EDITOR’S NOTE: * denotes name changed.
KANSAS CITY – When the opportunity to leave the Bhutanese Refugee camp in Nepal presented itself in 2009, Raphael Dalton* and his family applied immediately.
“We lived there for 18 years and it wasn’t a good life,” said Dalton, pastor and planter of the Bhutanese Nepali Church of Kansas City (BNCK). “We had no hope for a future there, but the United States is the land of opportunity for the gospel. We are very proud that we are now U.S. citizens.”
Dalton’s growing church plant consists of Bhutanese-Nepali people who fled from their homeland, Bhutan, to Nepal as refugees after political unrest and violence broke out. Bhutan is a small country in South Asia located on the eastern end of the Himalayas. Nearly 80,000 of the Bhutanese refugees resettled in the U.S. in the last six years, with approximately 200 families living in the Kansas City area.
Since beginning their church plant in their home with four families in 2009, BNCK has grown to 23 families.
“Our vision is to reach all the Bhutanese people in Kansas City and all 50 states, produce more servant leaders of God and to send people back as missionaries to our home country to reach them with the gospel,” Dalton said.
But that vision comes with a big challenge. The majority of Bhutanese-Nepali families are Hindu and Buddhist. However Dalton grew up practicing both religions and understands the people’s religious mindset. During his family’s years in the refugee camp, the Daltons impacted those around them with the gospel as much as they could. They went to Jaigoan, India, five miles from Bhutan’s border, and started the Good News Blessing Station.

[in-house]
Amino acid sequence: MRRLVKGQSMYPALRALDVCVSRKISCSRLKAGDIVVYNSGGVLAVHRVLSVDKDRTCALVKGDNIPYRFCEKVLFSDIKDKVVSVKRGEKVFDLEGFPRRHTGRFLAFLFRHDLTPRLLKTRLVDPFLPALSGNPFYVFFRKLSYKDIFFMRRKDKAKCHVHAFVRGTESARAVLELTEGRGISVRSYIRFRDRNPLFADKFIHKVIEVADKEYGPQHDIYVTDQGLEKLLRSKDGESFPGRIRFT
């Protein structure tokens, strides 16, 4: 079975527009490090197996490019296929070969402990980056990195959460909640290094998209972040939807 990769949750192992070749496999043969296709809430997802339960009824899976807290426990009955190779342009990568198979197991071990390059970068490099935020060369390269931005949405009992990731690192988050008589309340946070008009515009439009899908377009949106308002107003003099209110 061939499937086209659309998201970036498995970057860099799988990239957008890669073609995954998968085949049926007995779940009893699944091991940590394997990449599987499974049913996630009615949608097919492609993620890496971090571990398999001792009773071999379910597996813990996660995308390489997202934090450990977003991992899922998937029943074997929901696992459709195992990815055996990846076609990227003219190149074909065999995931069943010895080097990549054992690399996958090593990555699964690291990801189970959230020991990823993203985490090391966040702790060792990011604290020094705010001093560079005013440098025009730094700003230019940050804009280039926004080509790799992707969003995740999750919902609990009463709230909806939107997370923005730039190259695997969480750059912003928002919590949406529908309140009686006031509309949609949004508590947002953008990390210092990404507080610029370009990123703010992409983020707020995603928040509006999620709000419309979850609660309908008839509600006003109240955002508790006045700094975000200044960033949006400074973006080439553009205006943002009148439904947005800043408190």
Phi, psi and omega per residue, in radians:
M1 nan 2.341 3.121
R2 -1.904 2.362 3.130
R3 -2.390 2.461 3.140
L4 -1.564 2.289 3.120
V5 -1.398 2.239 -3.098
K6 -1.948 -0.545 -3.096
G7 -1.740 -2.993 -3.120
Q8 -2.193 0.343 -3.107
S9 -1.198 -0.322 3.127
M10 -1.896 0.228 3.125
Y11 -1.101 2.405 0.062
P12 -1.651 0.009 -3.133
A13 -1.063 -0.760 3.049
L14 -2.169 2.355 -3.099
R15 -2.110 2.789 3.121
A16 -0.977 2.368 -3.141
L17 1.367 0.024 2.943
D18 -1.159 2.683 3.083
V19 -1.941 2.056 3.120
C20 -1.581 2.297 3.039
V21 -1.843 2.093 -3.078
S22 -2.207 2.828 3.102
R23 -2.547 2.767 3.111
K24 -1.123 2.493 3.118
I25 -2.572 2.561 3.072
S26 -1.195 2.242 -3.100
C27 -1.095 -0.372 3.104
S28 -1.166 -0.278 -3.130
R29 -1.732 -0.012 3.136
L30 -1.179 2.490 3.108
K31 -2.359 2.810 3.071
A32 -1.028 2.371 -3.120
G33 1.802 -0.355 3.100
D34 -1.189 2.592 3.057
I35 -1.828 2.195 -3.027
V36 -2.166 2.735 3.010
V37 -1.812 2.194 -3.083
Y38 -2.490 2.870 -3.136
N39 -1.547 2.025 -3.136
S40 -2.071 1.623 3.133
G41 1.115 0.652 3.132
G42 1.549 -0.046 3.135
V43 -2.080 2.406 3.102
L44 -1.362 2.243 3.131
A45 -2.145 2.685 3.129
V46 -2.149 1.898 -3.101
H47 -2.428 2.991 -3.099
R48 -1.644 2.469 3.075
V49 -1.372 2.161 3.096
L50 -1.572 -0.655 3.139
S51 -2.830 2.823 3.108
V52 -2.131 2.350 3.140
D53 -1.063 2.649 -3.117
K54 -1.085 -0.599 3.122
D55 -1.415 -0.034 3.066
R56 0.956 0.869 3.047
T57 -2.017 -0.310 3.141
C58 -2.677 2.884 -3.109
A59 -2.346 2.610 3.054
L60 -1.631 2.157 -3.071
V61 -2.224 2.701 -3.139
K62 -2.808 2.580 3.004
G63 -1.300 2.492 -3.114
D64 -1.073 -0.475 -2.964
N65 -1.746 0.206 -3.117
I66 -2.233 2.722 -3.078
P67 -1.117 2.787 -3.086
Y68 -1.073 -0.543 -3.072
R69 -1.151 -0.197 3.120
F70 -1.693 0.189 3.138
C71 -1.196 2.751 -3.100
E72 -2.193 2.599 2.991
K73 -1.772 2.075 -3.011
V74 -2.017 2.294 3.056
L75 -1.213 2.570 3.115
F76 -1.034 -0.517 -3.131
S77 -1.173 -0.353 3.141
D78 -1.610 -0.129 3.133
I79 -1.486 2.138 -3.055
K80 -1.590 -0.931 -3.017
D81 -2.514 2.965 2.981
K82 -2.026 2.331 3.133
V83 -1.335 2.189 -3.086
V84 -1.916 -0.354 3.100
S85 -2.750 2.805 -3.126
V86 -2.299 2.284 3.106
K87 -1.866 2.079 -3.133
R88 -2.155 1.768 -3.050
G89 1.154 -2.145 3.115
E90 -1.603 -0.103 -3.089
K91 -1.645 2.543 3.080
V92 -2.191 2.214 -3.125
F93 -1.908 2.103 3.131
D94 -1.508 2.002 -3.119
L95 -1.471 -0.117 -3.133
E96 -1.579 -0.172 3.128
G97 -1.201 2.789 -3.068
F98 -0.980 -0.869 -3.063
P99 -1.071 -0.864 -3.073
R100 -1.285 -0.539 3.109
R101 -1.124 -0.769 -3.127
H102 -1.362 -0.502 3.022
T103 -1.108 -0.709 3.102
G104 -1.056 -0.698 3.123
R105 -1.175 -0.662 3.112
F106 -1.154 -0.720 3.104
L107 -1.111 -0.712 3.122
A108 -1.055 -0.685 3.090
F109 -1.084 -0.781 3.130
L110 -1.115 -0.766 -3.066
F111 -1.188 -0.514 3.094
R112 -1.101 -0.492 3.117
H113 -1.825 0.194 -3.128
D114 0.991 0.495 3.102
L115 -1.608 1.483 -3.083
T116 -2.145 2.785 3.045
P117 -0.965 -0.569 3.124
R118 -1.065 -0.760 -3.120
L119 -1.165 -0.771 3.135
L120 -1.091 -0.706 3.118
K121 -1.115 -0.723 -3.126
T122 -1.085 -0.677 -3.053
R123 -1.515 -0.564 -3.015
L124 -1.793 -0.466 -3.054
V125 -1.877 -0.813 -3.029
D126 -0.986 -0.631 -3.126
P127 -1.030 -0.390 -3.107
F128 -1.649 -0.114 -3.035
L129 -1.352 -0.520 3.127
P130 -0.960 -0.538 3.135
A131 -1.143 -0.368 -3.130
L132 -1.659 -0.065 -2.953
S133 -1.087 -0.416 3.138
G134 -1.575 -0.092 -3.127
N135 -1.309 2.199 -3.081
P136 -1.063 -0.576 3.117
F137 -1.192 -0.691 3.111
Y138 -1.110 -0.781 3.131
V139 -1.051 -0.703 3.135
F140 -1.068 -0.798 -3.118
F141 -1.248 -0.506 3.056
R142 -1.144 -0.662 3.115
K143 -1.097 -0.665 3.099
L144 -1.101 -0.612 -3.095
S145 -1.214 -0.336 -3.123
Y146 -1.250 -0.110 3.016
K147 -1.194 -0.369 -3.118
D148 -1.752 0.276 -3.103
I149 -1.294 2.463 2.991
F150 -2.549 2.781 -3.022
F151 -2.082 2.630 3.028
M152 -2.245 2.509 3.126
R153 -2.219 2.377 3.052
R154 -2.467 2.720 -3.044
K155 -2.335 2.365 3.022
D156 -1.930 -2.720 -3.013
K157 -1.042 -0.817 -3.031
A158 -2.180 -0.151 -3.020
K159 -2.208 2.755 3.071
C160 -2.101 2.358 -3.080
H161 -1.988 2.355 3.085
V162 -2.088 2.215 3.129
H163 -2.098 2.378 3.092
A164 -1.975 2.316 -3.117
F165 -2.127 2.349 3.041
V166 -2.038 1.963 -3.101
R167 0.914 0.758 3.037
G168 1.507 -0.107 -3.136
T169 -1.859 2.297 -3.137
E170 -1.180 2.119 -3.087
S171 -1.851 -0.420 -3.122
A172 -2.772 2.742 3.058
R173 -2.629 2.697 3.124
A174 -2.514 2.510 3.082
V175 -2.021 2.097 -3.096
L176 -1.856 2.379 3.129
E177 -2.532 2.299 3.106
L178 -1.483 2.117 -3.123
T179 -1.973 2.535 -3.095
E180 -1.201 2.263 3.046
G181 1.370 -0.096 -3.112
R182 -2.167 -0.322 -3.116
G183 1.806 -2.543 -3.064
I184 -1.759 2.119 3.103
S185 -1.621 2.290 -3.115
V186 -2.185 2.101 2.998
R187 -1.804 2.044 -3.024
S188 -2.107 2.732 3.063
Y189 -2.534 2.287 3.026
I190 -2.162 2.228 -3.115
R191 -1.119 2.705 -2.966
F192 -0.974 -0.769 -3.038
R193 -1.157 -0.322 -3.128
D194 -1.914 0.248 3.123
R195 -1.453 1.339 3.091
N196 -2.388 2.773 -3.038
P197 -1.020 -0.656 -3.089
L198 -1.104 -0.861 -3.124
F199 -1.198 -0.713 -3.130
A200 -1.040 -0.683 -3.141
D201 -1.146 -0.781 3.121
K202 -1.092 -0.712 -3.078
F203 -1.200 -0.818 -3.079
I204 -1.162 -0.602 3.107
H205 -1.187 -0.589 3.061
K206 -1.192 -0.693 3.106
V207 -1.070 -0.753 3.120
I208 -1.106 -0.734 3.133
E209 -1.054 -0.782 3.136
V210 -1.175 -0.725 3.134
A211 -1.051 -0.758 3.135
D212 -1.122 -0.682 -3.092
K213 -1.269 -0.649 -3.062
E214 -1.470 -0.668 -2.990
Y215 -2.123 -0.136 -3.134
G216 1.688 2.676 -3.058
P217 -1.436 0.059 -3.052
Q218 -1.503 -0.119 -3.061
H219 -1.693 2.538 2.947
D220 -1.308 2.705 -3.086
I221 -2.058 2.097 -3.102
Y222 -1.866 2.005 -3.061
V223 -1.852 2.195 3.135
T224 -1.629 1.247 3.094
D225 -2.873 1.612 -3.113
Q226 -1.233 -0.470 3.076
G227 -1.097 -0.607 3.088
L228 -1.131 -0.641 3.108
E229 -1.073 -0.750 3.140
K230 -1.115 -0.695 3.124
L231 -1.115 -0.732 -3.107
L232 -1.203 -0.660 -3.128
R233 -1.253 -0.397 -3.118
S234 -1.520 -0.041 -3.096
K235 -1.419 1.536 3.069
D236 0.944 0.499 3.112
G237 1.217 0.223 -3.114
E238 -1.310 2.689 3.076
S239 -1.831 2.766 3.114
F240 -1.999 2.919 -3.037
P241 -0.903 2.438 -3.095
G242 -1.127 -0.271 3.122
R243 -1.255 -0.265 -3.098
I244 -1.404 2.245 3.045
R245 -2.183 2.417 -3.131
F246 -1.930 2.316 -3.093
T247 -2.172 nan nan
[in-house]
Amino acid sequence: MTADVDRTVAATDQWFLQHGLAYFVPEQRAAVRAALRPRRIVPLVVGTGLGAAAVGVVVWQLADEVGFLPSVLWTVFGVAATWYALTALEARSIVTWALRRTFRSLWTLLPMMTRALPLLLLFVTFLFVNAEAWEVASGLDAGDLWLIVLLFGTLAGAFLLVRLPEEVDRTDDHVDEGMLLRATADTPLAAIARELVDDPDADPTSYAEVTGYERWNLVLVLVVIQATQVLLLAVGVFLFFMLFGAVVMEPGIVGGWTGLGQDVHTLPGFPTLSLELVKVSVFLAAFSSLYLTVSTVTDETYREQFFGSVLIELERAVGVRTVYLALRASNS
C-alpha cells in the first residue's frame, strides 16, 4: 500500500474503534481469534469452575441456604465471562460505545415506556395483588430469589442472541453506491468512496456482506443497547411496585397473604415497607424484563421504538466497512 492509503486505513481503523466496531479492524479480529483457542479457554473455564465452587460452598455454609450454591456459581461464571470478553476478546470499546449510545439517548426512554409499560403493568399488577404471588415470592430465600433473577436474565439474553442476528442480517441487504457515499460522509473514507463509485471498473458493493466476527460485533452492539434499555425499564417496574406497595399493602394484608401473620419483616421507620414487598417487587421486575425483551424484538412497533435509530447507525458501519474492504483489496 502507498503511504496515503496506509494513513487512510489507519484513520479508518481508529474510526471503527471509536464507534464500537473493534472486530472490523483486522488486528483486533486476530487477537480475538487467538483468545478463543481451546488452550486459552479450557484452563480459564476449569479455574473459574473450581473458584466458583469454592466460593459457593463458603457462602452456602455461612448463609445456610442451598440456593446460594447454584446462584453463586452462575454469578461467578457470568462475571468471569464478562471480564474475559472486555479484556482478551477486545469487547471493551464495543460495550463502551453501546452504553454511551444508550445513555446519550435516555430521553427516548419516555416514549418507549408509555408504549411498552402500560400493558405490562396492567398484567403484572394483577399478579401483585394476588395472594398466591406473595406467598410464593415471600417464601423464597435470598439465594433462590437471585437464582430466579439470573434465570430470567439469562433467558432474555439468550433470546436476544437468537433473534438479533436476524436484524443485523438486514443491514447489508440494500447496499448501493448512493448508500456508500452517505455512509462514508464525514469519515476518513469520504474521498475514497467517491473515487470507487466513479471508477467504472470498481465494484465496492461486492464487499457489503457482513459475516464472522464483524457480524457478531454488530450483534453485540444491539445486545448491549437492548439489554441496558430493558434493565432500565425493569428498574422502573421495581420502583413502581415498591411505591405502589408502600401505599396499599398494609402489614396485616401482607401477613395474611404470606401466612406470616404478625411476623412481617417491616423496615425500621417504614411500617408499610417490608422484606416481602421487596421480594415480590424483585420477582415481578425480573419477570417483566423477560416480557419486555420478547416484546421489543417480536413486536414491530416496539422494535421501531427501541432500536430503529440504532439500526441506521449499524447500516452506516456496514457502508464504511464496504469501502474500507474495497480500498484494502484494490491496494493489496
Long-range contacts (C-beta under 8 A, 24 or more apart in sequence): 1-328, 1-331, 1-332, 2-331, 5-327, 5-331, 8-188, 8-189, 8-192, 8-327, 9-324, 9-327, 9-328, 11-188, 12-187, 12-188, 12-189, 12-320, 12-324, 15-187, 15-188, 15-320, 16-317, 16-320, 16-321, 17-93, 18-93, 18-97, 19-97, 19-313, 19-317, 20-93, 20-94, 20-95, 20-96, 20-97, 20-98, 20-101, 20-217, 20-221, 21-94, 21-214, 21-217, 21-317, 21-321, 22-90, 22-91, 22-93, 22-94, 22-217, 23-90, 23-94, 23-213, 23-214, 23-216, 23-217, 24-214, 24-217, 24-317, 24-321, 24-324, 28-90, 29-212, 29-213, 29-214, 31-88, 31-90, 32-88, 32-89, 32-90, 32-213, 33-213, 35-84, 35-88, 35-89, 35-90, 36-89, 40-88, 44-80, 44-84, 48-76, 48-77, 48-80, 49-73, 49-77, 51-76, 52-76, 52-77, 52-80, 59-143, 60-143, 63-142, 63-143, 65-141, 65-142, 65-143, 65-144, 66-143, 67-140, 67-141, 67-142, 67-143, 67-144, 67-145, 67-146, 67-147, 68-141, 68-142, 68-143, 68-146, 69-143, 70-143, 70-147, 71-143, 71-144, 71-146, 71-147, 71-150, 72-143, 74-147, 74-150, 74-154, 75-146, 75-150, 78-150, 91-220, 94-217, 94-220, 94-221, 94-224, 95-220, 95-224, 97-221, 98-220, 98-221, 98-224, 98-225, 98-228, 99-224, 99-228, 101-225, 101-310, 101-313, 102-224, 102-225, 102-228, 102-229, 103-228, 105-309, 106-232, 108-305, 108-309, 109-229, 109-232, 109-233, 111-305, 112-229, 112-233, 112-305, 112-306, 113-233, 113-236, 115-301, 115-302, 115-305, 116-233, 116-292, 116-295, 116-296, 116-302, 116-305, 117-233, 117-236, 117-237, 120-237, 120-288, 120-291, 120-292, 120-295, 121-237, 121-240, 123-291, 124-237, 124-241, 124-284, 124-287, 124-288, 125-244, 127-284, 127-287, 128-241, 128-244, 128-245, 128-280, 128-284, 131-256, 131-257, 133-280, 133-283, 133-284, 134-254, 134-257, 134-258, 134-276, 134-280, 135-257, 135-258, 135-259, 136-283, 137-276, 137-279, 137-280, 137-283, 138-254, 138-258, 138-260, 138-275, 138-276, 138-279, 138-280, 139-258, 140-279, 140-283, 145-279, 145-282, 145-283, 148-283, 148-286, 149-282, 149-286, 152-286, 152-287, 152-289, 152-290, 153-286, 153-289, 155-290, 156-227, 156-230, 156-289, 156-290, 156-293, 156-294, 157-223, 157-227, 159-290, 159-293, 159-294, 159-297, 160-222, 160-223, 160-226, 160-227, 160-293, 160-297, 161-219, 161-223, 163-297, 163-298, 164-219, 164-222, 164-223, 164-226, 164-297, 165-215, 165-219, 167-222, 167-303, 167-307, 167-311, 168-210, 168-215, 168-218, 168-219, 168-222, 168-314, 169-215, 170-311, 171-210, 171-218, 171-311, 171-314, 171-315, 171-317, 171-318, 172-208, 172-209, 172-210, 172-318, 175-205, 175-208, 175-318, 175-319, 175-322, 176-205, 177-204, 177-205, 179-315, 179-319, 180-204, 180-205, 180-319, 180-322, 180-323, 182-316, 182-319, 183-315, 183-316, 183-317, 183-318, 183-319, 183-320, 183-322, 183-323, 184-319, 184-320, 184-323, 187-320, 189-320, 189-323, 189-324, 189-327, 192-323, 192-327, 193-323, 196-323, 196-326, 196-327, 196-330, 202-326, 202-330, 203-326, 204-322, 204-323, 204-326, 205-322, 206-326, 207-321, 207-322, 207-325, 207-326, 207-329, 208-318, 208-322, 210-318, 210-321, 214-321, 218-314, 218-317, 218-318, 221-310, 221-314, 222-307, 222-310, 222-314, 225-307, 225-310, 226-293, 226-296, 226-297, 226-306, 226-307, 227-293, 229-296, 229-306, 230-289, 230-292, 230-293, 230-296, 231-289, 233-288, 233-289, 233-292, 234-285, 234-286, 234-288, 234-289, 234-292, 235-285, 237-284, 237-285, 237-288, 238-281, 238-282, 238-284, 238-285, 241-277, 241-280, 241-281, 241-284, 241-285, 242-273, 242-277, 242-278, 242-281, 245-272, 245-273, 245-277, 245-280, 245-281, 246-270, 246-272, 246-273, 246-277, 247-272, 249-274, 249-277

“Since 1991 we were able to distribute hundreds of thousands of gospel tracts and around 500,000 Bibles,” Dalton said. “We were also able to put together a Jesus film in the Bhutanese Dzongkah language. Before leaving in 2009 we did a survey and there were 10,000 believers.”
Today in Bhutan there are many underground churches. Dalton believes that, if the gospel can spread in a suppressed country like Bhutan, it will certainly penetrate the hearts of the Bhutanese-Nepali in America.
He said the North American Mission Board (NAMB) and its Send Kansas City church planting effort is key to reaching this transplanted people group.
“It has been my privilege to work with NAMB,” Dalton said. “All my leaders are great. They are there for us in our needs and always willing to help out our church. We are very blessed and thankful for them.”
He said their biggest need right now is prayer. He asked Missouri Baptists to pray that all Bhutanese people will have an opportunity to hear the gospel and receive Jesus as their Lord and Savior. He is also praying that the Bhutanese people will resettle and be good citizens of the U.S. and participate in building missions around the world.
“I encourage you to reach out to the Bhutanese,” Dalton said. “Most of these people have been taken from their homes and placed in unfamiliar cultures. There is so much to learn and we need prayer for jobs and to learn the language and culture here. Pray that God will raise up strong Bhutanese believers that will rock the world for Christ.”